This can buy you precious time against Ramp, strip a key Collected Company or Rally, or pave the way for your creatures to come down unopposed by taking a removal spell, all without having to hope your opponent plays their spell at a time that is convenient for you. In the most basic terms, Duress is a proactive disruption spell for a proactive deck, and this theorycrafting paid off handsomely for Dalton while I was often stuck with Dispels and Disdainful Strokes in my hand at the wrong time.
The other potential additions are Murderous Cut and Painful Truths. Cut would be ideal for the deck, as having cheap removal for large creatures that can trump our small ones is great, but with a full set of Treasure Cruises in the deck already, it is hard to play more delve spells. I like a single copy in the sideboard, since I tend to sideboard out a Cruise against decks like Abzan Aggro where the Cut would be most useful.
Painful Truths is a card I was excited about initially but have since cooled on. I thought that with enough draw power the deck could play into the long game against Jeskai Black, but now I believe you have to approach the matchup more aggressively. Eventually the power level of their individual cards compared to yours will take over the game, especially Soulfire Grand Master, so you have to really bury them in card advantage to win a game of attrition, a plan that is simply not viable. Having Duresses for their card advantage spells could change this, but I am highly skeptical.
As for the rest of the sideboard, I grew worried about Pia and Kiran Nalaar as I expected more people to have various small sweepers in their sideboards, be it Radiant Flames, Kozilek’s Return, or Flaying Tendrils. Pia and Kiran Nalaar are great if you are playing against a slower deck that lacks these cards, and may still be good enough if you have Duresses to protect them. It is also surprisingly effective against Rally, since generating pressure in the air is much easier than on the ground against them, and the couple can pick off an important Grim Haruspex or Jace, Vryn’s Prodigy.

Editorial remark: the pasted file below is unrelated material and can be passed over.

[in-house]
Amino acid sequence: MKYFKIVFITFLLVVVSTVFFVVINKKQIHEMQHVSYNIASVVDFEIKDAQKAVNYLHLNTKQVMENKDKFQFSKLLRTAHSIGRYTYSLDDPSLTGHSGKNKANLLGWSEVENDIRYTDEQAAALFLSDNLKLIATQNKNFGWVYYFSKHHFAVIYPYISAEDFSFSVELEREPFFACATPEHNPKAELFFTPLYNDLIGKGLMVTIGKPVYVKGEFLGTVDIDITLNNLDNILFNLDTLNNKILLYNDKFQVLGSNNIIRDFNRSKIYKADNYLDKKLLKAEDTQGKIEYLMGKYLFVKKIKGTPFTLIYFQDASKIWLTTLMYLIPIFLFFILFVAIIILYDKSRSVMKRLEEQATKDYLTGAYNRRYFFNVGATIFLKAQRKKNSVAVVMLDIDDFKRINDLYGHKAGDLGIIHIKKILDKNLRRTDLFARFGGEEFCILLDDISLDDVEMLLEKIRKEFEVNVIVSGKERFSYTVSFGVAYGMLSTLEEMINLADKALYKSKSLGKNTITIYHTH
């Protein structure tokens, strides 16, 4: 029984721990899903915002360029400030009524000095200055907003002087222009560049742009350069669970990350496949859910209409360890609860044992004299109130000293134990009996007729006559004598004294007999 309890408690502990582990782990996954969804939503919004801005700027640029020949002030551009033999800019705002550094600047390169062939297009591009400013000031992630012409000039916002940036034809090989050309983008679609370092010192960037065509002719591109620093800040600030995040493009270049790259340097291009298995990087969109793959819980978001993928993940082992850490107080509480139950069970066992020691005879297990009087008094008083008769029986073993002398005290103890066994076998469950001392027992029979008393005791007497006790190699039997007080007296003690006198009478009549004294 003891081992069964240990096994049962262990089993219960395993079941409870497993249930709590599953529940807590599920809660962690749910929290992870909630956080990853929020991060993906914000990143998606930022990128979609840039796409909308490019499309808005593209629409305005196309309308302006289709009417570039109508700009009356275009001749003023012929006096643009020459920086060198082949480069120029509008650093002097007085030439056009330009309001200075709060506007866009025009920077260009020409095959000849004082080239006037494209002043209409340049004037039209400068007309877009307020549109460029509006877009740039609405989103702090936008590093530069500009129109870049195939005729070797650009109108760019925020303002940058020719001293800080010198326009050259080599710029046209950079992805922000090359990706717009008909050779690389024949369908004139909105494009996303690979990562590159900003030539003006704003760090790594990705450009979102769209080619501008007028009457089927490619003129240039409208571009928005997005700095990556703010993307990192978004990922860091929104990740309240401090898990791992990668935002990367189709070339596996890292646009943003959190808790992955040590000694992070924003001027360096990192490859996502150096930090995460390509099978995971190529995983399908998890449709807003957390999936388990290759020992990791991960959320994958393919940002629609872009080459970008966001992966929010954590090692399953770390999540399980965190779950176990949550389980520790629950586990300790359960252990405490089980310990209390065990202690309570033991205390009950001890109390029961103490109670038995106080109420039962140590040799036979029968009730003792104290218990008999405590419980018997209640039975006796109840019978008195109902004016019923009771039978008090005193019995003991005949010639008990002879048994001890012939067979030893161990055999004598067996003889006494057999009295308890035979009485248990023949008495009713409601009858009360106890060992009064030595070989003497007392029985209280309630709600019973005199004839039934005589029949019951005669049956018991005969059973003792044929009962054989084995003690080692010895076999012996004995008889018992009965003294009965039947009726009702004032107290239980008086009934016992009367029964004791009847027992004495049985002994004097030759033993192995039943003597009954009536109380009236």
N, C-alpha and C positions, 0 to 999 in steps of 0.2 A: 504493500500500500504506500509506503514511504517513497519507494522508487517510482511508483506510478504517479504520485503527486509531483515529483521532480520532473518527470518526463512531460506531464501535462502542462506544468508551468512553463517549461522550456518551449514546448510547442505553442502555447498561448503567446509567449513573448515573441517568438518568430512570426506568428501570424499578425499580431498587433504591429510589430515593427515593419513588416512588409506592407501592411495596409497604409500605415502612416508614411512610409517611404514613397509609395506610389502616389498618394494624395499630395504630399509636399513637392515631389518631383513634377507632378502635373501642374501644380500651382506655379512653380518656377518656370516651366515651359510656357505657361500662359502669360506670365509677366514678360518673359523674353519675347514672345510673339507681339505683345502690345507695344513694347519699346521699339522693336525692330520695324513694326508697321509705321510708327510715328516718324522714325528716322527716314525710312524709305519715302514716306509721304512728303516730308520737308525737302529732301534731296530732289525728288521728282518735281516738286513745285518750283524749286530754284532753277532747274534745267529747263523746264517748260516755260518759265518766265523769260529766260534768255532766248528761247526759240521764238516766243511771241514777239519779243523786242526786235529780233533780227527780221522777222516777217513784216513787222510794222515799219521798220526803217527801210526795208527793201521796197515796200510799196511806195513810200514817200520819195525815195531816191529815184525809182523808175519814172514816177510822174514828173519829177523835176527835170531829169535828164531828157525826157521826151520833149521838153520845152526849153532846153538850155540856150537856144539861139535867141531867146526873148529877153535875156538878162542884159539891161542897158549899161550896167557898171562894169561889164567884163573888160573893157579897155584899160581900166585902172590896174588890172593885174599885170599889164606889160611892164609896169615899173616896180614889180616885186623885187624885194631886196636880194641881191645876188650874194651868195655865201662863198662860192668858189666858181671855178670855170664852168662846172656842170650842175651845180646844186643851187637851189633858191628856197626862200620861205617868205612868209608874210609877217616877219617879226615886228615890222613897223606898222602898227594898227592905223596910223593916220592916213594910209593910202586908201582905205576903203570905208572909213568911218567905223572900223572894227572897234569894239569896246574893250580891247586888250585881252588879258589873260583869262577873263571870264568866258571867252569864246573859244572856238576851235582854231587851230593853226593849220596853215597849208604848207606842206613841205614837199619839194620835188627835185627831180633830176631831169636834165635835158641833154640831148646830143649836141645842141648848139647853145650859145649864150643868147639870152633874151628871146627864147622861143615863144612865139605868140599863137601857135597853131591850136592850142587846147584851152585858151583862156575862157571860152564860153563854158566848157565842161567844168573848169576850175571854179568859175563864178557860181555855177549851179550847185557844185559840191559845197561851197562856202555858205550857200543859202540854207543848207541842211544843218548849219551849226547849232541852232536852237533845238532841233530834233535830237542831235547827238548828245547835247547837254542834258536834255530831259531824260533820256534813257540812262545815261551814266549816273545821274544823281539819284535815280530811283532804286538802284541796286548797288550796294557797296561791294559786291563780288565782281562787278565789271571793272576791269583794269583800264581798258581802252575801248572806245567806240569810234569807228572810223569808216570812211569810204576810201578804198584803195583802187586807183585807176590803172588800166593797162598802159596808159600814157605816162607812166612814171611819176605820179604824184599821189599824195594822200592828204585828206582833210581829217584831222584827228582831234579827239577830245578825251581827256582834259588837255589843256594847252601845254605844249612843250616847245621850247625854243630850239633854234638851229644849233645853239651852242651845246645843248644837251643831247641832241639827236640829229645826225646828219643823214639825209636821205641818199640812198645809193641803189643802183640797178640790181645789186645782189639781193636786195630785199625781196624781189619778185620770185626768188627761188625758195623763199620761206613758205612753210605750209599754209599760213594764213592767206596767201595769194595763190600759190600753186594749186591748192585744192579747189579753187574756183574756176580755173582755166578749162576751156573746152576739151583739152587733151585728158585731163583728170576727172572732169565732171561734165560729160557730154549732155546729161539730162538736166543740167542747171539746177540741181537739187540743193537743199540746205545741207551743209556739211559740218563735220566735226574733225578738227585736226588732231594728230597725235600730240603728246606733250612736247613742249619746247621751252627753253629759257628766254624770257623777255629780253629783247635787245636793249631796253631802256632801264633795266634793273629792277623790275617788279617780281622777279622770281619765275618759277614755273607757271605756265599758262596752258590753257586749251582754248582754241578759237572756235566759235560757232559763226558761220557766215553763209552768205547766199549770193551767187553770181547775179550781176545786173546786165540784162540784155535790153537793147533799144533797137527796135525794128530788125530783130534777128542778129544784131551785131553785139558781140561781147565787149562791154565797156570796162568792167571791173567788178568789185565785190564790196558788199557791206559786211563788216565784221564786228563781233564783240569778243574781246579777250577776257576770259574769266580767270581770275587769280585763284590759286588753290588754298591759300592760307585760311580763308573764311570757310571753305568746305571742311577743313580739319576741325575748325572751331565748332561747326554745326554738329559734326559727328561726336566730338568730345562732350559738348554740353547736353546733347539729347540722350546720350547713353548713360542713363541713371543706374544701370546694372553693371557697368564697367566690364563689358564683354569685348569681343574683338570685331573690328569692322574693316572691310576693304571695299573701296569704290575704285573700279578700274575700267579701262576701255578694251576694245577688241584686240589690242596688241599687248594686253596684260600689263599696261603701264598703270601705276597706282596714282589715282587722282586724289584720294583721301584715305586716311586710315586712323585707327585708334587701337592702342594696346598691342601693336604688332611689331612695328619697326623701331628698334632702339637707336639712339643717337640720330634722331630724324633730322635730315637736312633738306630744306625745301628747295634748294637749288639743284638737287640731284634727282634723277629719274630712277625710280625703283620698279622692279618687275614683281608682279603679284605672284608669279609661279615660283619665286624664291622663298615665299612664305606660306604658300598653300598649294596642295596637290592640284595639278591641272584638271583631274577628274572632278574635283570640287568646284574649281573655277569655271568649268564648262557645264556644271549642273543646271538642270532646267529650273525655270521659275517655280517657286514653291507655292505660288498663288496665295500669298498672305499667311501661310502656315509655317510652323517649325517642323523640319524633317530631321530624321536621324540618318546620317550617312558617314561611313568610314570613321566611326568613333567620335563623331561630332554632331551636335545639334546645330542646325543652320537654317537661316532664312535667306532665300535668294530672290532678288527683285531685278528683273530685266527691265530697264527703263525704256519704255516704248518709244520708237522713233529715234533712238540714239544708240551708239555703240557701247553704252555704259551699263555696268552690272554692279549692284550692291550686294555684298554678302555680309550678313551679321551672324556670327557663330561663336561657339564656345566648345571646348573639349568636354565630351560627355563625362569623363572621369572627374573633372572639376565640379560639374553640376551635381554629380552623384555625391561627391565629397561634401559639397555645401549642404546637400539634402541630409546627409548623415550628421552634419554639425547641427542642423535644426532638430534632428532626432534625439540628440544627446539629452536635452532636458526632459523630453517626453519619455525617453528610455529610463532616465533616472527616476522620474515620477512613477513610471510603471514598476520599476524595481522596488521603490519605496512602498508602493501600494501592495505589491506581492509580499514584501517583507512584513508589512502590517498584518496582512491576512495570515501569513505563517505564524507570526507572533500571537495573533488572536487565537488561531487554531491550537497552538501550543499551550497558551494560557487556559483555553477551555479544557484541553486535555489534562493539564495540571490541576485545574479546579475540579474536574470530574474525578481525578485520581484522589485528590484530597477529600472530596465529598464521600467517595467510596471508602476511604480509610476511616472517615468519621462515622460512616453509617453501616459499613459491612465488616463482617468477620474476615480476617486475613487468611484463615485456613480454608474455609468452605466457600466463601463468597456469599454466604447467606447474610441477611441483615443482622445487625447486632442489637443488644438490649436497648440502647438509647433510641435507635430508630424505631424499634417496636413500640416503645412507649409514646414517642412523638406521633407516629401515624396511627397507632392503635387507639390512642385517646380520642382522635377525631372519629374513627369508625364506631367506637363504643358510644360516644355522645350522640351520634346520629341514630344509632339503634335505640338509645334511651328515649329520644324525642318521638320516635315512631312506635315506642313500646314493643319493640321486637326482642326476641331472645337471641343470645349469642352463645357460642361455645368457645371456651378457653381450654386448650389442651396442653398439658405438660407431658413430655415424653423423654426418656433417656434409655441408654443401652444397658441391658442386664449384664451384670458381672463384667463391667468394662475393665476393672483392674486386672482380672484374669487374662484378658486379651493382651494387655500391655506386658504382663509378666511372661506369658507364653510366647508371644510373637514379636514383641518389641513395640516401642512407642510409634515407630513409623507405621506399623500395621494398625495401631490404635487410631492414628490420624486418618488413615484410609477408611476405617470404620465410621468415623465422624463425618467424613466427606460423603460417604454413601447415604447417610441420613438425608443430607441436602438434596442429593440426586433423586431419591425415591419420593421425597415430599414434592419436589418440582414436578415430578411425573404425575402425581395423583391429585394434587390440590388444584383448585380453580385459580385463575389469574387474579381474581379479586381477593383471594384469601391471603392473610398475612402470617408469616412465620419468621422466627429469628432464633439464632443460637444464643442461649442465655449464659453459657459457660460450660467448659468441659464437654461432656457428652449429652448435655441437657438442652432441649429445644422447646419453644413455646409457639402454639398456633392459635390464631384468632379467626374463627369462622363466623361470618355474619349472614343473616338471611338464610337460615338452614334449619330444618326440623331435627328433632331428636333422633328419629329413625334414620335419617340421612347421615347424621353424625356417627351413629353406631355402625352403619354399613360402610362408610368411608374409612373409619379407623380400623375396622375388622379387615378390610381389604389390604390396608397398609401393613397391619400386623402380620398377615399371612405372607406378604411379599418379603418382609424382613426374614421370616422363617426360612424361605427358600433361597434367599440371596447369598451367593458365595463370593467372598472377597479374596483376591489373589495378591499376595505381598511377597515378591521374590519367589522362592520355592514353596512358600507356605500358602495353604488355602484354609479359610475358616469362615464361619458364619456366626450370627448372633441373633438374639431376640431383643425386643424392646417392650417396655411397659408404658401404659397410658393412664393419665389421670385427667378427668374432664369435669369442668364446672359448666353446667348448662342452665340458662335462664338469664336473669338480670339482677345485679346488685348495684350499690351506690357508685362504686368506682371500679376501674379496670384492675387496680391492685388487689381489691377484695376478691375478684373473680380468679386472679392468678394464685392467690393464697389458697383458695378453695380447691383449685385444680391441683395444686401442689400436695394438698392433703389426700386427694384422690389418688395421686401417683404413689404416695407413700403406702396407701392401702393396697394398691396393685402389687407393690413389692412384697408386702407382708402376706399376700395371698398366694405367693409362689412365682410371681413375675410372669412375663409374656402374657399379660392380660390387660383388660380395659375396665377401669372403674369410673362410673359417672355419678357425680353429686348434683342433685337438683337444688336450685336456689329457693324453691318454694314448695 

I ended up replacing one copy of Pia and Kiran Nalaar with a Sarkhan, the Dragonspeaker, reasoning that I could find a spot to play it against the various Mardu decks where it would not be Crackling Doomed, at which point I could untap and defend it with a Dispel. The added versatility of killing a key Jace or Soulfire Grand Master is also relevant, as that is what I did the only time I cast it in the tournament, to good effect. The best option for a big threat in my opinion is Chandra, Flamecaller, but on 21 lands I don’t think you can reliably cast it.
Given what I have learned, here are the two lists I would be testing with this week:
The first list is very close to what I played last weekend, simply cutting a land from the main in order to mitigate flood and replacing it with a single Wild Slash, which is a luxury I have often tried to fit into the main. Having a cheap answer to Soulfire Grand Master or Jace, Vryn’s Prodigy is important, and the deck does not have a good matchup against Atarka Red, so having another early answer in that matchup is welcome.
If the mirror becomes more popular, having another early removal spell is also great there, although I may be biased from losing two mirror matches last weekend (as well as a match to Naya Prowess). Last, Wild Slash is an instant you can cast reactively to protect your own creatures, regardless of what the board looks like.
The second list is much more exciting and more derivative of what Dalton played. Going up to three copies of Magmatic Insight raises the velocity of the deck to another level, so I felt comfortable going down to a single Temur Battle Rage in the main, since the second is a luxury and the card is awkward to draw in multiples.
The real gain for this list is in the sideboard. Duress is incredible in this deck and Murderous Cut is a clear upgrade to the fourth Roast. Every time you can replace a two-mana spell with a one-mana spell in this deck, you make every other card fractionally better, so the incentive to do so is subtly larger than it appears. You have double and triple prowess turns more often and the entire engine runs more smoothly.
The straight U/R list is certainly less consistent because it stumbles more often and has less velocity, so as long as Magmatic Insight provides as much flood insurance as I expect it to, the black-splash version will emerge the better of the two lists.
In my estimation, this deck has a positive matchup against Abzan Aggro and Mardu Green, since those decks are clunky enough that we can get under their removal, and a weak matchup against Jeskai Black and Atarka Red, since they have cheap spells to keep pace with us in the early game and later overpower us either with powerful spells or token generation.
Ramp and Rally are close matchups, with the former being a race where you want to focus on disrupting them just long enough to set up a combo kill and the latter being a very tricky matchup that can play out in a number of ways, including attrition, racing, and (oddly) you being in a combo role to their control role. I would advise sideboarding with these ideas in mind rather than adhering to a strict in/out guide, since this U/R Prowess is flexible enough to react to the various nuances in a given decklist.
Starting this week I have begun focusing solely on preparing for #PTOGW, so I will not be working on U/R Prowess for a while. I hope those of you who are interested in the deck have found my exploration of the archetype fruitful for developing your own lists and I am excited to see how the deck evolves with the metagame. When I return to Standard it will be the first deck I look at.